The Book Building and Tower
A mishmash of styles, built a decade apart, the Book Building and Tower are an icon of Washington Boulevard Historic District. The Book Building began as a modest office building in 1917 paid for by the Book brothers. It was the first commercial space completed by famous Detroit architect Louis Kamper. In 1926, Kamper again designed the Book Tower addition, which became the tallest structure in Detroit at the time at 475 feet. However, it has been hailed as an odd piece of architecture since it was built, as it was the first skyscraper design for Kamper, who placed intricate Italian Renaissance details on a building too tall to be appreciated.
Backstory and Context
The Book Tower was constructed adjacent to the Book Building, and when it opened in 1926, it became the tallest building in Detroit at 475 feet. This was Kamper’s first skyscraper though, and architectural critics have not been kind to his design. He used the classic flourishing, ornamental details of the Italian Renaissance that he knew so well…on a building so tall that they couldn’t be appreciated. There are massive amounts of sculptural work set throughout the building, including a now-famous set of twelve nude women around the middle. Topped with a copper roof, the soft limestone exterior was not an ideal material choice for polluted city life. What’s more, he forgot to include a fire escape into the design, so it had to be slapped onto the outside, zig-zagging down the entire length of the building. 2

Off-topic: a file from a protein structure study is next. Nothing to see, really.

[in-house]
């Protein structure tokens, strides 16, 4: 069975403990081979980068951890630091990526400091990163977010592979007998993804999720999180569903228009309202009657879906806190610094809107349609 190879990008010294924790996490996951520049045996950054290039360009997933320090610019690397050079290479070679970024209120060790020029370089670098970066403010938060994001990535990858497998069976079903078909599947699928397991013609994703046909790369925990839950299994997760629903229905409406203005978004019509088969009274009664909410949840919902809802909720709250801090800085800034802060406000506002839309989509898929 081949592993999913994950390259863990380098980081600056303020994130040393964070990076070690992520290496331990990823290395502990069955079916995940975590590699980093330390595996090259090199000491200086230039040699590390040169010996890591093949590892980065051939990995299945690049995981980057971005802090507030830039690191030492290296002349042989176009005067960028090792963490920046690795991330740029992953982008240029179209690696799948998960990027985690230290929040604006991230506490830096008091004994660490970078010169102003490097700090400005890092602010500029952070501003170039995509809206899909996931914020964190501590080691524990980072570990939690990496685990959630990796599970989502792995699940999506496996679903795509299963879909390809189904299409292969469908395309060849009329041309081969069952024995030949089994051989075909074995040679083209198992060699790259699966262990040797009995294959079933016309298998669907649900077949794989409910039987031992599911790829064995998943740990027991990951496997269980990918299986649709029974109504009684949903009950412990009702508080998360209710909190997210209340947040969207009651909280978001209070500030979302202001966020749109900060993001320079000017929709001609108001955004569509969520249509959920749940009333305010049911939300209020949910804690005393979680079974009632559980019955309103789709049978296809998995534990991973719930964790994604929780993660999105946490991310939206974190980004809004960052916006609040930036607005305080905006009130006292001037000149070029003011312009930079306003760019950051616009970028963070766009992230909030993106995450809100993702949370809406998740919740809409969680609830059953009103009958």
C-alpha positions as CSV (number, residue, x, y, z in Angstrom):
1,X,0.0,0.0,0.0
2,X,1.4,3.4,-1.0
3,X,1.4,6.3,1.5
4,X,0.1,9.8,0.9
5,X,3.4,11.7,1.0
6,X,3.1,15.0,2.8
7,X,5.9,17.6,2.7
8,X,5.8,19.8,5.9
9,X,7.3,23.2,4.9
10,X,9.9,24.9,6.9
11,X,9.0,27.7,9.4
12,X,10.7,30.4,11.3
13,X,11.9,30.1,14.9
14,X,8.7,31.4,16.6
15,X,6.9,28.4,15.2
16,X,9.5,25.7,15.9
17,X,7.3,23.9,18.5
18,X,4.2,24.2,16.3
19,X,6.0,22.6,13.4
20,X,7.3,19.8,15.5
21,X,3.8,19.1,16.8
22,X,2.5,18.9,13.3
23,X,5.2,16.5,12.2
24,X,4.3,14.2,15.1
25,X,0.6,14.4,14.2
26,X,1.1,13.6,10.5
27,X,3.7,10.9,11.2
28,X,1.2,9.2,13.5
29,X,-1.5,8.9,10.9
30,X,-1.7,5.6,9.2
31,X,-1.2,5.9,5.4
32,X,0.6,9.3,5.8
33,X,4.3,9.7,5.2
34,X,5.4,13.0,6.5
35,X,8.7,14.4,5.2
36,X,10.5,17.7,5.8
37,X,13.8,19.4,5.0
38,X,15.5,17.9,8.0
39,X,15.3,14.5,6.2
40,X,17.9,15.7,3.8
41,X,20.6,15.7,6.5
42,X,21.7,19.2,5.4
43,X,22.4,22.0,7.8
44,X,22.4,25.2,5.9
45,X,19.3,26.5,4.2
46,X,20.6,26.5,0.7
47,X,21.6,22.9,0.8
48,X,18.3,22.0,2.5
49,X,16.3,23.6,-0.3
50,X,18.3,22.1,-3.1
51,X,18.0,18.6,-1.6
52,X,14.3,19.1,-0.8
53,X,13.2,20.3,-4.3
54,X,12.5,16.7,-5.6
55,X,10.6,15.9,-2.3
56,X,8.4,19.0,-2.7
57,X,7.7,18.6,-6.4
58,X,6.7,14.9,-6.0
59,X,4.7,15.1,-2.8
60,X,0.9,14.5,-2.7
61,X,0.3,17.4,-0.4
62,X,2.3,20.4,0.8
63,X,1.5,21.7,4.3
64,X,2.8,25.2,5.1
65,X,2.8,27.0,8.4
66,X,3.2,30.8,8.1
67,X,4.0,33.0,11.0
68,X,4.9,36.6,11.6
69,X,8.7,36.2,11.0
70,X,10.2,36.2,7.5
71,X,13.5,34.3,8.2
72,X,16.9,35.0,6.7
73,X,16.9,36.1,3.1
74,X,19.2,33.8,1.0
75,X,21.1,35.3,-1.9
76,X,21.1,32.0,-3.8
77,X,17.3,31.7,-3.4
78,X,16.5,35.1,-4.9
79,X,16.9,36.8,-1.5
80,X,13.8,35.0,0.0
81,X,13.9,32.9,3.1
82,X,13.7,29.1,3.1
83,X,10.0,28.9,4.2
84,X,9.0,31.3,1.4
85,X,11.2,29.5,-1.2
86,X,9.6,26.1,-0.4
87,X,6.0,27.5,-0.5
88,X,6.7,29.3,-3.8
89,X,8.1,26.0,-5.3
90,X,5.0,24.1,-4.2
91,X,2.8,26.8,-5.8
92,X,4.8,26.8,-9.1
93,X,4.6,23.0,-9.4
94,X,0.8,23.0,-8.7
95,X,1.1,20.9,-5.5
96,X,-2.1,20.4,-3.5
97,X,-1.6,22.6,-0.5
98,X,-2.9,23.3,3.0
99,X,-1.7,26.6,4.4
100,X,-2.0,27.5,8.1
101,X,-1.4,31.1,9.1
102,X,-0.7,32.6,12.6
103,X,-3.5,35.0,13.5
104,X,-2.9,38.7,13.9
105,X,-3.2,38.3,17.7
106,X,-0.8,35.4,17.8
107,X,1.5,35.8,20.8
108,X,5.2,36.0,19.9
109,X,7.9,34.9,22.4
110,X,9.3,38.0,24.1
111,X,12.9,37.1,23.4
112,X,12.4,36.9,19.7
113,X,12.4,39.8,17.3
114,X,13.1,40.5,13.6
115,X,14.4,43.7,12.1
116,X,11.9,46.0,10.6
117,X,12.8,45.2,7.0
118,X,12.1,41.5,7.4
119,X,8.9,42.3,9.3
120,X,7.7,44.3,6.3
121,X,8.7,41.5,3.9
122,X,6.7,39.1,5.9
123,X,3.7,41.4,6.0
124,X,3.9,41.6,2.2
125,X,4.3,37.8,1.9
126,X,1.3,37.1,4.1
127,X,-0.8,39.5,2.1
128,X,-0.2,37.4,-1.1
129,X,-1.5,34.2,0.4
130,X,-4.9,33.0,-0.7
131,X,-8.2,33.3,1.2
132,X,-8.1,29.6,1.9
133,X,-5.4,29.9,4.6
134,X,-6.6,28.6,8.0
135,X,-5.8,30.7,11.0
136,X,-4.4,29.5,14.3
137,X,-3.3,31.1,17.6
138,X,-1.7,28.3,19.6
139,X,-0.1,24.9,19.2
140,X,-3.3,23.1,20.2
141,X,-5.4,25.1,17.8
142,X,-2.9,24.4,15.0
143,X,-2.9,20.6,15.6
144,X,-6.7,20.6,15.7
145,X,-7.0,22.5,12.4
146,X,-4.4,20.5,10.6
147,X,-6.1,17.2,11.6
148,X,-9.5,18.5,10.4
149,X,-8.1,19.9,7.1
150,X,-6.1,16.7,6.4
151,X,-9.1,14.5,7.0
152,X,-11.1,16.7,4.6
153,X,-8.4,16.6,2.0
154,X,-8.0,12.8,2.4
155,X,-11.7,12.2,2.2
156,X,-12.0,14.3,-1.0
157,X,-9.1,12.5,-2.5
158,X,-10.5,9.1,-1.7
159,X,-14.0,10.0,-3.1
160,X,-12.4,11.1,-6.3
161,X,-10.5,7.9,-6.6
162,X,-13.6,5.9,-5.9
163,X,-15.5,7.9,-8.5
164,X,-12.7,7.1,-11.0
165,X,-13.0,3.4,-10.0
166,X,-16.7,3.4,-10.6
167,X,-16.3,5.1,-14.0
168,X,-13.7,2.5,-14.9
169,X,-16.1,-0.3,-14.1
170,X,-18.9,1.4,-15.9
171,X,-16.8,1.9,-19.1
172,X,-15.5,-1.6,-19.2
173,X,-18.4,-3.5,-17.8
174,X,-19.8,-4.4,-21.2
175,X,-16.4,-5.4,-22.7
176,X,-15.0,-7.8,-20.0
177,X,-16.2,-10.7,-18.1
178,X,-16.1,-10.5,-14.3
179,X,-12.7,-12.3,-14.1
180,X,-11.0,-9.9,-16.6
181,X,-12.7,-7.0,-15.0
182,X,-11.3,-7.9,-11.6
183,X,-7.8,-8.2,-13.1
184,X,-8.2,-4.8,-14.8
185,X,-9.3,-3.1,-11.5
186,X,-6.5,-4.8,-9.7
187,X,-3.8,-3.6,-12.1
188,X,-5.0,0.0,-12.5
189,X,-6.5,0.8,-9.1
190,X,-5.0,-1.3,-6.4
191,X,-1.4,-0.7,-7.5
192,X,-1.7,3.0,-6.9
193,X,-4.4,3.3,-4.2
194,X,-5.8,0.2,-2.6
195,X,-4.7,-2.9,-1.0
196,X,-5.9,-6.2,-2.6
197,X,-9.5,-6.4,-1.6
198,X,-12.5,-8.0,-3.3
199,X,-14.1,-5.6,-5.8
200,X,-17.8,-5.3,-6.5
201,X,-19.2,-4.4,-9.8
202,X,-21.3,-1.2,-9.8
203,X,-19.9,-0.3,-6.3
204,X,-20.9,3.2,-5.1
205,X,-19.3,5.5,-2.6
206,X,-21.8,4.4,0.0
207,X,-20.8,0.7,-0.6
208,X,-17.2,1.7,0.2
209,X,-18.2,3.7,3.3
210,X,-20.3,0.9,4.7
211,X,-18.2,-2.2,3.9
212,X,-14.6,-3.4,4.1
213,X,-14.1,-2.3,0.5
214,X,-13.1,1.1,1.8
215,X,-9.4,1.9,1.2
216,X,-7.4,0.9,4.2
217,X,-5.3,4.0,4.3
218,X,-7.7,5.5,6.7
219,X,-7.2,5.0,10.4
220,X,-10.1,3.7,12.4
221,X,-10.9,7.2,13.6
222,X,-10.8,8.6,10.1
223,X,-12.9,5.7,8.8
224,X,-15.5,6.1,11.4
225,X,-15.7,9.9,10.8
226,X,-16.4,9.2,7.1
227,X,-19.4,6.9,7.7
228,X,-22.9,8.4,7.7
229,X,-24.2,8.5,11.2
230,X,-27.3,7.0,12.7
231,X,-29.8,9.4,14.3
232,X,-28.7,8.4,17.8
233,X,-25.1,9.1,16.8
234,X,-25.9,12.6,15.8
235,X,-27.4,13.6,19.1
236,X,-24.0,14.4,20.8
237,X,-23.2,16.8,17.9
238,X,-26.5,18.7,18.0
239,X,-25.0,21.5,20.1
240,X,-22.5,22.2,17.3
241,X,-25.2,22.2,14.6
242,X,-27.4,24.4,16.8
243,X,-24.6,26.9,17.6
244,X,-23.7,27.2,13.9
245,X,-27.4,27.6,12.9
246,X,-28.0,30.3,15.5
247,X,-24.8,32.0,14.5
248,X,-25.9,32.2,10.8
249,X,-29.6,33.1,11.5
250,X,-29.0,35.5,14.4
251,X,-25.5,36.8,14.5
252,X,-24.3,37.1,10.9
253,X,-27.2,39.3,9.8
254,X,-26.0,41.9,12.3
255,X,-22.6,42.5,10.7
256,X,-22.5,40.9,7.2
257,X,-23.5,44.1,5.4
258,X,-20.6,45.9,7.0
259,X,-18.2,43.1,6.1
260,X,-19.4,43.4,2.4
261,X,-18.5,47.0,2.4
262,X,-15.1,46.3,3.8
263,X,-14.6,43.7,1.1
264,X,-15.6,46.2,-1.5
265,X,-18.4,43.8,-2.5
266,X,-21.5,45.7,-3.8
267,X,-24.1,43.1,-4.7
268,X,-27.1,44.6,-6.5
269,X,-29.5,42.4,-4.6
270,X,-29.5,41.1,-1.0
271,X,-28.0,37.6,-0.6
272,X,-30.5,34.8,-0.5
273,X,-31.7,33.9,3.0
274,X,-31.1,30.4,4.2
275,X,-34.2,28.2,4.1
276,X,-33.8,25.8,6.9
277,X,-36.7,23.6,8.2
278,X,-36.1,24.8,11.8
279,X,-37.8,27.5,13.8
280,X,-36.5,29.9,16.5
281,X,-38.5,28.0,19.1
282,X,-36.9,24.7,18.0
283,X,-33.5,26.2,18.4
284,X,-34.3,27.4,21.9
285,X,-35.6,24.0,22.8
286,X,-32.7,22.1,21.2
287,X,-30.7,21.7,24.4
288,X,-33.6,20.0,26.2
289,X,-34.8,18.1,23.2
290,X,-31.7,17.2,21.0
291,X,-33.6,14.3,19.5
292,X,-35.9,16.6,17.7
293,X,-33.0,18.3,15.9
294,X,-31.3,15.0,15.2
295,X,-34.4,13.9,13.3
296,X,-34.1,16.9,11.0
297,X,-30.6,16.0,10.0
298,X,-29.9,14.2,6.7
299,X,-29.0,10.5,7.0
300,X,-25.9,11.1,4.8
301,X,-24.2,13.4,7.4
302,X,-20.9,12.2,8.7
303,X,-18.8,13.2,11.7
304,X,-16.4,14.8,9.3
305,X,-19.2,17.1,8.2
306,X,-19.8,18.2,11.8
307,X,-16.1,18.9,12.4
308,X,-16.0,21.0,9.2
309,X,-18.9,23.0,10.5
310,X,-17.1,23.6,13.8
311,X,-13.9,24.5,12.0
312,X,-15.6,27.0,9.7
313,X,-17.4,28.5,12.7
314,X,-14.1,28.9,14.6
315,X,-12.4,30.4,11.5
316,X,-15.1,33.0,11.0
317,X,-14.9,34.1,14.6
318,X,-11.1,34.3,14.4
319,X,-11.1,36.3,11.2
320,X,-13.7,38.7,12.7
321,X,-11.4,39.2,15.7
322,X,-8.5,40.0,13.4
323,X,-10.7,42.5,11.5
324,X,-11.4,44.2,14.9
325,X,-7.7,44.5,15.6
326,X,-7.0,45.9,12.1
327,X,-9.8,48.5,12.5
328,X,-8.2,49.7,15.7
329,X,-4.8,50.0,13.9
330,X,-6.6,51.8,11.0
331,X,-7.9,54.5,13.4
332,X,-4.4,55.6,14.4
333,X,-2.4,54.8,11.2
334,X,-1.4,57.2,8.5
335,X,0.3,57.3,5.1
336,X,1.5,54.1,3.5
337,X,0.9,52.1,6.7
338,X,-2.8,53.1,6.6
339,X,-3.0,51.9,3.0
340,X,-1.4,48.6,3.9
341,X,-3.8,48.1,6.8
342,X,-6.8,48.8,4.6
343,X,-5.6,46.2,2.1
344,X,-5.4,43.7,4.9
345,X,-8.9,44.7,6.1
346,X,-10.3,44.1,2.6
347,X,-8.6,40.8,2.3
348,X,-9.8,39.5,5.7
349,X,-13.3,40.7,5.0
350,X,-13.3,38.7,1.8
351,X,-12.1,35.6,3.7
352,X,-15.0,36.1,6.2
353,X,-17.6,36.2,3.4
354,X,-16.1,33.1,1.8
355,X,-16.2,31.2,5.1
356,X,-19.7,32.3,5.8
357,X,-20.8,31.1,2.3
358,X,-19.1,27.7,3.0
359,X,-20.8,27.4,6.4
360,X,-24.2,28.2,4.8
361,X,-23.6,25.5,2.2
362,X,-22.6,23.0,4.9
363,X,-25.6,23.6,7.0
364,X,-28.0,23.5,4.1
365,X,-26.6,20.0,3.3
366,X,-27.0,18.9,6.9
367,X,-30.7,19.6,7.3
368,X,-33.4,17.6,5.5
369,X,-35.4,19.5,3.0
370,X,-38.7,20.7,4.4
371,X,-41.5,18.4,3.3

The Book Building and Tower were fortunate to be placed on Washington Boulevard, which proved to be a bustling success for Detroit (the Book brothers would have been proud), and this kept the building occupied for awhile even into the more troubled years for Detroit. However, for decades it has also passed through various owners who couldn’t seem to manage to stay out of debt, especially when it came to unpaid utility bills. In 2015, billionaire Dan Gilbert of Bedrock Real Estate Services bought an entire city block that includes the Book Building and Tower, with plans to create a mixed use of retail, office and residential tenants. 3